SRBV seeks input on Victoria’s licensing system

By on 8 September, 2021

Image credit: ©stock.adobe.com/au/Maxim Grebeshkov

The Surveyors Registration Board of Victoria (SRBV) is seeking industry feedback on what is being described as a once-in-a-generation review of the state’s licensing system for cadastral surveyors.

Victoria’s current licensing system has been in effect for a very long time, and there is concern that aspects of it might be acting as disincentives for new people to join or remain in the industry.

With the aim of rectifying such concerns, the SRBV engaged consultancy Nous Group to meet with SRBV board members, the Project Advisory Committee and key stakeholders, and then prepare an issues paper for wider industry review.

That paper has now been published and feedback on it is being accepted until Friday, 24 September 2021. The SRBV hopes to hear from licensed surveyors, candidates, students, supervisors, industry stakeholders and any other individual or group with an interest in the licensing system.

According to the issues paper, “The continued sustainability of a competent and experienced surveying profession is important to maintain Victoria’s confidence in the cadastre.

“While the current licensing system is generally effective in ensuring that only fit and proper professionals undertake cadastral surveying, the industry is facing challenges around an ageing workforce and a dwindling pipeline of incoming cadastral surveyors that is insufficient to meet current and projected demand.

“In addition, the demographic composition of the surveying profession does not reflect the diversity of the Victorian community and there is an opportunity to address this.”

So far, the review has identified three key themes, each of which has a number of issues that need addressing.

The first theme is that current education pathways do not attract a diverse cohort or the optimal number of students to meet demand. Issues identified under this theme include:

  • There are mixed expectations on what competencies graduates should have achieved by the time they complete their tertiary qualification.
  • Mixed expectations about what graduates should know and be able to do also affects students’ perceived readiness for the Professional Training Agreement (PTA).
  • Clarifying expectations about the level of specialist cadastral surveying skills students should have at any time of graduation is important.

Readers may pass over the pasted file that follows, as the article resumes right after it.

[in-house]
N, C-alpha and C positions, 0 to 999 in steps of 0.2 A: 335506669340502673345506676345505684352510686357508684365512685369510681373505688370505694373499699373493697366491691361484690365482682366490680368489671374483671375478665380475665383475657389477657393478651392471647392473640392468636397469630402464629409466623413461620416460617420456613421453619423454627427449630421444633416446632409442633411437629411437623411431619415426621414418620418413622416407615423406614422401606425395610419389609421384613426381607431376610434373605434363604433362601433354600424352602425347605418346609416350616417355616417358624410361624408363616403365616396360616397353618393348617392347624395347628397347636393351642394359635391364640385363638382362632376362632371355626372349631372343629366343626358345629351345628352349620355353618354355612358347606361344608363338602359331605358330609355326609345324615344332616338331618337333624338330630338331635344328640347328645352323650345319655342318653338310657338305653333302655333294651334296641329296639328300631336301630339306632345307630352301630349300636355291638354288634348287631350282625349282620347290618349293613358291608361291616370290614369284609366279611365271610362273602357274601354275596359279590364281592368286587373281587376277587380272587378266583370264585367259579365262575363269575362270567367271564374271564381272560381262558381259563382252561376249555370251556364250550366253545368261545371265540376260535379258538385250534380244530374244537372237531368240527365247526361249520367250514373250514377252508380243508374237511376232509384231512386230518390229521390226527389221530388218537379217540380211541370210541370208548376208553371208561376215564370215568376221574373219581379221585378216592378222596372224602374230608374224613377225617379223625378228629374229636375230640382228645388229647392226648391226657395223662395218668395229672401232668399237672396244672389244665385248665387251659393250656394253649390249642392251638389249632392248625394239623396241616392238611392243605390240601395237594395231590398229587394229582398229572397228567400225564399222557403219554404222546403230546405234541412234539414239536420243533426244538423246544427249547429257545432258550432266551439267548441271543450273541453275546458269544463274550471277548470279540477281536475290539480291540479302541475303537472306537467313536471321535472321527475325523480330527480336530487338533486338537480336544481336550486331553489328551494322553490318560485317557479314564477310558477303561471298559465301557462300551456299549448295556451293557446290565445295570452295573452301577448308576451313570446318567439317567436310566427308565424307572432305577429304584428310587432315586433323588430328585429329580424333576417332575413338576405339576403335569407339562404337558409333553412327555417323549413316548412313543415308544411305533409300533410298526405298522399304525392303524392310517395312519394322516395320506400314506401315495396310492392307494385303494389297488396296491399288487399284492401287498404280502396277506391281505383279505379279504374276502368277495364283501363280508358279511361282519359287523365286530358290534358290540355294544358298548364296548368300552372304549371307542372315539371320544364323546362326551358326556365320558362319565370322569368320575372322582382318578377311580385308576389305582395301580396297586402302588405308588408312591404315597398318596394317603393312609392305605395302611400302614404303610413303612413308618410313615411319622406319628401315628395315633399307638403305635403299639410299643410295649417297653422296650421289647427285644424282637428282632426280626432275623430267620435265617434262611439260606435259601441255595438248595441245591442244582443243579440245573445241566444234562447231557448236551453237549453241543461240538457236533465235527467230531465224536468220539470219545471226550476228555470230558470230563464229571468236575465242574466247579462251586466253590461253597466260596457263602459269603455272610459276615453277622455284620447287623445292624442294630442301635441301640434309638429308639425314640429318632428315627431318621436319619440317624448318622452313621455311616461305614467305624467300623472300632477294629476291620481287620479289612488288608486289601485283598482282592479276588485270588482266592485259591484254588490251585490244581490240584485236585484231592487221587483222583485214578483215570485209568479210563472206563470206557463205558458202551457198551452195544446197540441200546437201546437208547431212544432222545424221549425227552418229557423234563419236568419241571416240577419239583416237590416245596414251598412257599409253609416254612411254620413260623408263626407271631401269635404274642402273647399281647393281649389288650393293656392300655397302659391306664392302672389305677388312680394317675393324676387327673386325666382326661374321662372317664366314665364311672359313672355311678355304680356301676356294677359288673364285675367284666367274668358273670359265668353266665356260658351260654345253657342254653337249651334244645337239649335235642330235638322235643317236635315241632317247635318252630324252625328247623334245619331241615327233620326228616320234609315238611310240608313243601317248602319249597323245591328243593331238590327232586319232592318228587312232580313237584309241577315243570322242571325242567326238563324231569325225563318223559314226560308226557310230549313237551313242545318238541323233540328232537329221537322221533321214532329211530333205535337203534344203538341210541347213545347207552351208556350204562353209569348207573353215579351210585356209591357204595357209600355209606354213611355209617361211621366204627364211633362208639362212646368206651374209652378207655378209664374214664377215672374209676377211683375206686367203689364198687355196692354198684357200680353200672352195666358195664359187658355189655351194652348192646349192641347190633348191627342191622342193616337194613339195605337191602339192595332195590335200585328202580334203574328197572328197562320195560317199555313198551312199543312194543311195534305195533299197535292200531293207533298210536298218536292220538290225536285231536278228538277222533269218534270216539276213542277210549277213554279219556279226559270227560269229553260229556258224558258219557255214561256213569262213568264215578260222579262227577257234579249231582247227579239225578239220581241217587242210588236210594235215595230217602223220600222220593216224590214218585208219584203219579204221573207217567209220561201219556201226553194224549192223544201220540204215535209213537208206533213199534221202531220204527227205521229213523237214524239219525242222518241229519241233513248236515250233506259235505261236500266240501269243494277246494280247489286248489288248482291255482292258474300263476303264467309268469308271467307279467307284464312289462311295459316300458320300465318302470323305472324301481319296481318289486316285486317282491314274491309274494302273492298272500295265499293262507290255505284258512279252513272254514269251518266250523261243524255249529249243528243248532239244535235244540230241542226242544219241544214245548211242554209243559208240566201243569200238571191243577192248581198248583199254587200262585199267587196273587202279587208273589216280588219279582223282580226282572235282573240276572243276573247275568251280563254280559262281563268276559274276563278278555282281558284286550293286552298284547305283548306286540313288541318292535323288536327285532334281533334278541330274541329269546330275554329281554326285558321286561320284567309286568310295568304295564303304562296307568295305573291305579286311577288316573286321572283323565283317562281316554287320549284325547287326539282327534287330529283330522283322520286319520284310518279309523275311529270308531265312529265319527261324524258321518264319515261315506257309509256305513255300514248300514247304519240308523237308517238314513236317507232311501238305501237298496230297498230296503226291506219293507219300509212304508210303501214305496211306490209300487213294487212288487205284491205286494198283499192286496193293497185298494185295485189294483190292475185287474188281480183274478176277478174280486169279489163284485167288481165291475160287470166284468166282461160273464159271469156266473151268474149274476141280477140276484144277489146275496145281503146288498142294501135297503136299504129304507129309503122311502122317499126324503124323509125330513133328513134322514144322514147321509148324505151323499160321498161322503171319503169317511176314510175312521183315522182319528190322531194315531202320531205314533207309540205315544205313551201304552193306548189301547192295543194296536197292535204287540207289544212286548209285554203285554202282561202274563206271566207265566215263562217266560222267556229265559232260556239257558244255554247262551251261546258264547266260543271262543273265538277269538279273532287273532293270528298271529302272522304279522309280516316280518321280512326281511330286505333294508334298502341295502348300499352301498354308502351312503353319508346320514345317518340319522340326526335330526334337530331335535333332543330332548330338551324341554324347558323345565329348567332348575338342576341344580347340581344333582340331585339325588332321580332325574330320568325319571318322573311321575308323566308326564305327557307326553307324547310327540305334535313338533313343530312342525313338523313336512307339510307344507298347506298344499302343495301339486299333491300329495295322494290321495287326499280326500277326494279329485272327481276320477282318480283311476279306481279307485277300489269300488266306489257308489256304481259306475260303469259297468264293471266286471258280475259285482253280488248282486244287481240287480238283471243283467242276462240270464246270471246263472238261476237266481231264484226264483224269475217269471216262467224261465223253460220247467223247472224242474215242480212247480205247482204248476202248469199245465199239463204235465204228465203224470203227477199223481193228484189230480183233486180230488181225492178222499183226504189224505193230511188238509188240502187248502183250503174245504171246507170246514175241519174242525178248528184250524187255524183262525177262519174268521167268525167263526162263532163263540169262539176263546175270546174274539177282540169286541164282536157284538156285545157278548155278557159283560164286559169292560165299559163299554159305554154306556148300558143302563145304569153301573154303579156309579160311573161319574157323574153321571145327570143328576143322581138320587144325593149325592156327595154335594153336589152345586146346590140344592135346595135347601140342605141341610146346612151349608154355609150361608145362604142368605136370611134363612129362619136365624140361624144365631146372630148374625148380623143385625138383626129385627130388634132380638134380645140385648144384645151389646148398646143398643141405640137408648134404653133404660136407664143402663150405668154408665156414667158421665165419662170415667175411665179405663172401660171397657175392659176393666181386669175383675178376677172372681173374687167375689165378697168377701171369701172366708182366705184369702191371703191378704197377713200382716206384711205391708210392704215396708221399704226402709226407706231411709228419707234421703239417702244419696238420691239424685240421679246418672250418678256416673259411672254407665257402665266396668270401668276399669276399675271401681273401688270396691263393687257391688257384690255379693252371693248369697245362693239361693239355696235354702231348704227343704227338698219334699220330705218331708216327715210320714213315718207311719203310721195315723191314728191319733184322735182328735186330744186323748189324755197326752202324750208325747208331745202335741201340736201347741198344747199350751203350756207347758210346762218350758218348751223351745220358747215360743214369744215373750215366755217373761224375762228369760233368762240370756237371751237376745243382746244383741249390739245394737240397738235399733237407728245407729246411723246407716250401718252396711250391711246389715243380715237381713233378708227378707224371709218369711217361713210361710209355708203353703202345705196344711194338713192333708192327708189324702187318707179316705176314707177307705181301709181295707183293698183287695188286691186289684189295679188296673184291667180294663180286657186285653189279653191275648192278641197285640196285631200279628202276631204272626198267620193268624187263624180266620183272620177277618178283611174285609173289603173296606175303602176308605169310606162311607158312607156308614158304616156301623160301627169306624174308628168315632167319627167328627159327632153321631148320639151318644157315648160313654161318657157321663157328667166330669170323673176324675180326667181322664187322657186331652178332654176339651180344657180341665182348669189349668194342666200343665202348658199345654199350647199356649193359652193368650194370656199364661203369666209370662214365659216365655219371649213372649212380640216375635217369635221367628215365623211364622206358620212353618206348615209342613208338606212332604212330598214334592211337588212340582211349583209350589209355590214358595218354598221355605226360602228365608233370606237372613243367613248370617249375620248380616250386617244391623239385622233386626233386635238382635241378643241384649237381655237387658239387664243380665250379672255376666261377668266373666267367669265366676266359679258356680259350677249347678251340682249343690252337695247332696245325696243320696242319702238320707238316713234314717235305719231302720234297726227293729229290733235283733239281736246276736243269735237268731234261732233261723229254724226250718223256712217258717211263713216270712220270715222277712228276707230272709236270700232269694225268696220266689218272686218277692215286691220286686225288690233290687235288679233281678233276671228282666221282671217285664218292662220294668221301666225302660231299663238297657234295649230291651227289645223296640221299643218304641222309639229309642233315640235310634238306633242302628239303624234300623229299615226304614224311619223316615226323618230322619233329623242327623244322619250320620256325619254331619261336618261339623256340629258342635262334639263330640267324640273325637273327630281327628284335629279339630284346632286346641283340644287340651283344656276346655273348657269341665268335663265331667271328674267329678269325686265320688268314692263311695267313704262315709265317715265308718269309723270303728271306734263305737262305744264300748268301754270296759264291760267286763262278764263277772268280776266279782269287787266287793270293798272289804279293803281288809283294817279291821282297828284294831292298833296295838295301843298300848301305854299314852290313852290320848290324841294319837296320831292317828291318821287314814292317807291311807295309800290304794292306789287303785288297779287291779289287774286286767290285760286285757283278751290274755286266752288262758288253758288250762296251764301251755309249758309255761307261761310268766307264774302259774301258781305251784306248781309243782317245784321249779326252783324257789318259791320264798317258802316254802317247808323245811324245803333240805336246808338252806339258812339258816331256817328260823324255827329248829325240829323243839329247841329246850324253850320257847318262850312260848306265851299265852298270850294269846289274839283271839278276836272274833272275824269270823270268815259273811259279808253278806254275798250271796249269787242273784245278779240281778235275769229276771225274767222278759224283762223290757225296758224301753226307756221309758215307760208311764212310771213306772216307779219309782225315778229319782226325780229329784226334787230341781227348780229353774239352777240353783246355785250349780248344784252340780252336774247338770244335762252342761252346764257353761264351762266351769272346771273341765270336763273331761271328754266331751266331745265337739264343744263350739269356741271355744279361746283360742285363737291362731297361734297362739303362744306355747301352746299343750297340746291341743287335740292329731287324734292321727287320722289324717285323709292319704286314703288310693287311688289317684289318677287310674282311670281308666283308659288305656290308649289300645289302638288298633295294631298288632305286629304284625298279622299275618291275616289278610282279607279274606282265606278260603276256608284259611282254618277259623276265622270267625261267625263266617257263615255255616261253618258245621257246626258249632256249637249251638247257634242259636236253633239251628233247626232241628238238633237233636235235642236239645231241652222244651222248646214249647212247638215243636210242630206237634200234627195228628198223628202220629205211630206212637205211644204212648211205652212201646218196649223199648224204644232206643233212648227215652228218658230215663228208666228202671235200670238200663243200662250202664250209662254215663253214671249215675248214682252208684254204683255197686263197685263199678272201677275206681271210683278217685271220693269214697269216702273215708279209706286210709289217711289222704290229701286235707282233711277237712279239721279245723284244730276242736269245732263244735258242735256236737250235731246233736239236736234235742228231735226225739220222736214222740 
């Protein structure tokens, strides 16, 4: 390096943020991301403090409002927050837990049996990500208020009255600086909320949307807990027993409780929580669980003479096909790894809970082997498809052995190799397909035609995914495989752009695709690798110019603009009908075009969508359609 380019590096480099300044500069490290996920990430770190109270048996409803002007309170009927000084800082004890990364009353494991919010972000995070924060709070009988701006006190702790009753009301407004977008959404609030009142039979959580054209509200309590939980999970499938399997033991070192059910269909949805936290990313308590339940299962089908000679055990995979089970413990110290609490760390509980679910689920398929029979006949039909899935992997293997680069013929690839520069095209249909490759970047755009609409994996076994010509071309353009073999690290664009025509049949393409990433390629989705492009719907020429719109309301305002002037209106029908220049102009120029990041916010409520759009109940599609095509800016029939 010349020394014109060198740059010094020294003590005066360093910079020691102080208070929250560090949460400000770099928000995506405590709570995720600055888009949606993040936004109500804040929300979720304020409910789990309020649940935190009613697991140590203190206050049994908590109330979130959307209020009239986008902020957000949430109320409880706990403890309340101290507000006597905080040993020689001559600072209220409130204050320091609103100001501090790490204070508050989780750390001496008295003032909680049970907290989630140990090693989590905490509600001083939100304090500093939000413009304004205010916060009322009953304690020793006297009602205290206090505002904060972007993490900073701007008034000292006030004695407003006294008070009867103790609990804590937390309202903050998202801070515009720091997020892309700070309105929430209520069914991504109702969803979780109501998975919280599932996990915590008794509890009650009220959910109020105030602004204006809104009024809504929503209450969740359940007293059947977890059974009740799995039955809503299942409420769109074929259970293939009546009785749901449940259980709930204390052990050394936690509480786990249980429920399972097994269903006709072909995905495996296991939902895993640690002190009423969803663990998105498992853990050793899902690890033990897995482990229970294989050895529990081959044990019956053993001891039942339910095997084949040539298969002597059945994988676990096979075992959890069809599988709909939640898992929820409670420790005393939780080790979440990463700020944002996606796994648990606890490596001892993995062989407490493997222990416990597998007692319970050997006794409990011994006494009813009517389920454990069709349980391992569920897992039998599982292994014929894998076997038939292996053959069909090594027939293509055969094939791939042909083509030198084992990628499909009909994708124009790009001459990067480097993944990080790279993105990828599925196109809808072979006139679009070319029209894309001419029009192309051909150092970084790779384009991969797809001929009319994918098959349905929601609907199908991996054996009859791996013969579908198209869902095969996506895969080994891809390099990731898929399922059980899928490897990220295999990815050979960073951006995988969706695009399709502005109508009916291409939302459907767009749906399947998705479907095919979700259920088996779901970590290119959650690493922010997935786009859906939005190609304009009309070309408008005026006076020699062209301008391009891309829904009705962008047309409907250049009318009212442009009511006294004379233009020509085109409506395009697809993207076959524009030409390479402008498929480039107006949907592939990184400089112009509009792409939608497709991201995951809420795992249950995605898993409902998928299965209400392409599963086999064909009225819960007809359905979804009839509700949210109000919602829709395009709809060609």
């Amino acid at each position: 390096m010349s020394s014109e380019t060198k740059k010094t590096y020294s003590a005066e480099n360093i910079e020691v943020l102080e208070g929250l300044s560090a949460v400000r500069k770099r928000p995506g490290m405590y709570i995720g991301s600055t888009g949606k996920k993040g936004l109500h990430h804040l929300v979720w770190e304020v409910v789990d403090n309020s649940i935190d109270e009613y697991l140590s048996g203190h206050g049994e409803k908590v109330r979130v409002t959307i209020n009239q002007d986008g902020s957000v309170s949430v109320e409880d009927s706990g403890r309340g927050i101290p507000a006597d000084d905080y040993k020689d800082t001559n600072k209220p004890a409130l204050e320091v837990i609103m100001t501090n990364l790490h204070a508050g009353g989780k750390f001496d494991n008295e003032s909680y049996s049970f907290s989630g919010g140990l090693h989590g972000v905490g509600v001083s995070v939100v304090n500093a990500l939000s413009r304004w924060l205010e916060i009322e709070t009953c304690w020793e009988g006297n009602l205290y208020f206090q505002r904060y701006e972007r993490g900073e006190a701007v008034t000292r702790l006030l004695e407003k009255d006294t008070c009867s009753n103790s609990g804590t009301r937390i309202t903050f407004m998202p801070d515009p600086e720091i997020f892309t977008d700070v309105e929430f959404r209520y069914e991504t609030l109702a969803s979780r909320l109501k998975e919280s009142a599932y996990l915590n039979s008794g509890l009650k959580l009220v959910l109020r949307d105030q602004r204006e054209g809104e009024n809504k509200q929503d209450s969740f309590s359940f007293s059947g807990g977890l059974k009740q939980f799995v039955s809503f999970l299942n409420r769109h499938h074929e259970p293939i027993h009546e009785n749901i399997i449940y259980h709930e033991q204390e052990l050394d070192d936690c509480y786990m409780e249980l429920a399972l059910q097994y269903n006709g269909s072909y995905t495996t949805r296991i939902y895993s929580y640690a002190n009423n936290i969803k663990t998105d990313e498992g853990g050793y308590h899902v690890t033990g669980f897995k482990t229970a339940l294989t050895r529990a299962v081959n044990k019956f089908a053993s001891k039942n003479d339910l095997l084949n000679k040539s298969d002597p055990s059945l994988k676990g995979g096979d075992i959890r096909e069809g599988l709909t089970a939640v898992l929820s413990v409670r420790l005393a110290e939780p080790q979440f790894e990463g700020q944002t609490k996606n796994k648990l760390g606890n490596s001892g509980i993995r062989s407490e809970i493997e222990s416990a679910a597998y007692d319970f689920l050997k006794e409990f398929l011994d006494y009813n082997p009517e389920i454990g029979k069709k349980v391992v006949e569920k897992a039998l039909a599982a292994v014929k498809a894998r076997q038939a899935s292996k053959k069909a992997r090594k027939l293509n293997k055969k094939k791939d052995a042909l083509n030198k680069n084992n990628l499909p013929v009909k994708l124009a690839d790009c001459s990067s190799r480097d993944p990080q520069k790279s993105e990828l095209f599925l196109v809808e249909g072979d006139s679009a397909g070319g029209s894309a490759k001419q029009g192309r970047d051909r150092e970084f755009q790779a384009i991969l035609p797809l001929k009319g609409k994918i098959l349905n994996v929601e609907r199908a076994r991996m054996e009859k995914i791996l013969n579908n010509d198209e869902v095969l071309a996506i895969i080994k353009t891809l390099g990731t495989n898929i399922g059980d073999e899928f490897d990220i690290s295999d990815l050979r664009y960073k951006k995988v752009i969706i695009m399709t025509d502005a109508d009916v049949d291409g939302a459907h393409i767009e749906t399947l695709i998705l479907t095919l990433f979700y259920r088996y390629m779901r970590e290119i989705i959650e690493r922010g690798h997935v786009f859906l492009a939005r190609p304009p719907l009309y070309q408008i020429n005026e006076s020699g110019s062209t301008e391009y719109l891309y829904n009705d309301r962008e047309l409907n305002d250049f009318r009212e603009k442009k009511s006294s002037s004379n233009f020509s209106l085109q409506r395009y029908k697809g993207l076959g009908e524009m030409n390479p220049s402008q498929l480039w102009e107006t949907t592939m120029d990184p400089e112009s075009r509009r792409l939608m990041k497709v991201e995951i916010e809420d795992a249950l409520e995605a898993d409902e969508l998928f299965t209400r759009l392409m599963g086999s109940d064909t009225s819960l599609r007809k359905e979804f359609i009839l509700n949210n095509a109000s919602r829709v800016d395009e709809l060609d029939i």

• Many students do not want to study specialist degrees.
  • There are no alternative education pathways outside of accredited university courses that students can complete.

The second theme acknowledges that the PTA model is a long-standing approach to providing professional training and relevant work experience, but:

  • The PTA relies on formal, high-quality supervisors who are in short supply, and supervision is a time-consuming process.
  • The nature of their work prevents some licensed surveyors from becoming supervisors.
  • The PTA includes project work that has strict criteria, limiting candidates’ ability to prove competency through their regular day-to-day work.
  • Candidates are assessed on their ability to navigate specific project scenarios rather than demonstrating competencies more generally.

The third theme is that “Granting a licence is impacted by balancing time and competency”:

  • The Board adopts an examination-based approach to granting a licence which is inefficient, as there is variation in the interpretation of the assessment criteria by examiners, supervisors and candidates, and there is limited capacity available to assess projects.
  • The existing, single surveyor license does not reflect the variation in surveyors’ normal scopes of practice.

To address each of these issues, the SRBV is seeking stakeholder feedback to explore:

  1. Whether key issues identified with the licensing system reflect the current problems and are appropriately articulated.
  2. Whether there are additional issues or concerns with the current licensing system.
  3. What changes to the licensing system would support a stronger pipeline of cadastral surveyors, while maintaining competency.

You can find the review survey online here. Feedback can be made anonymously if preferred.

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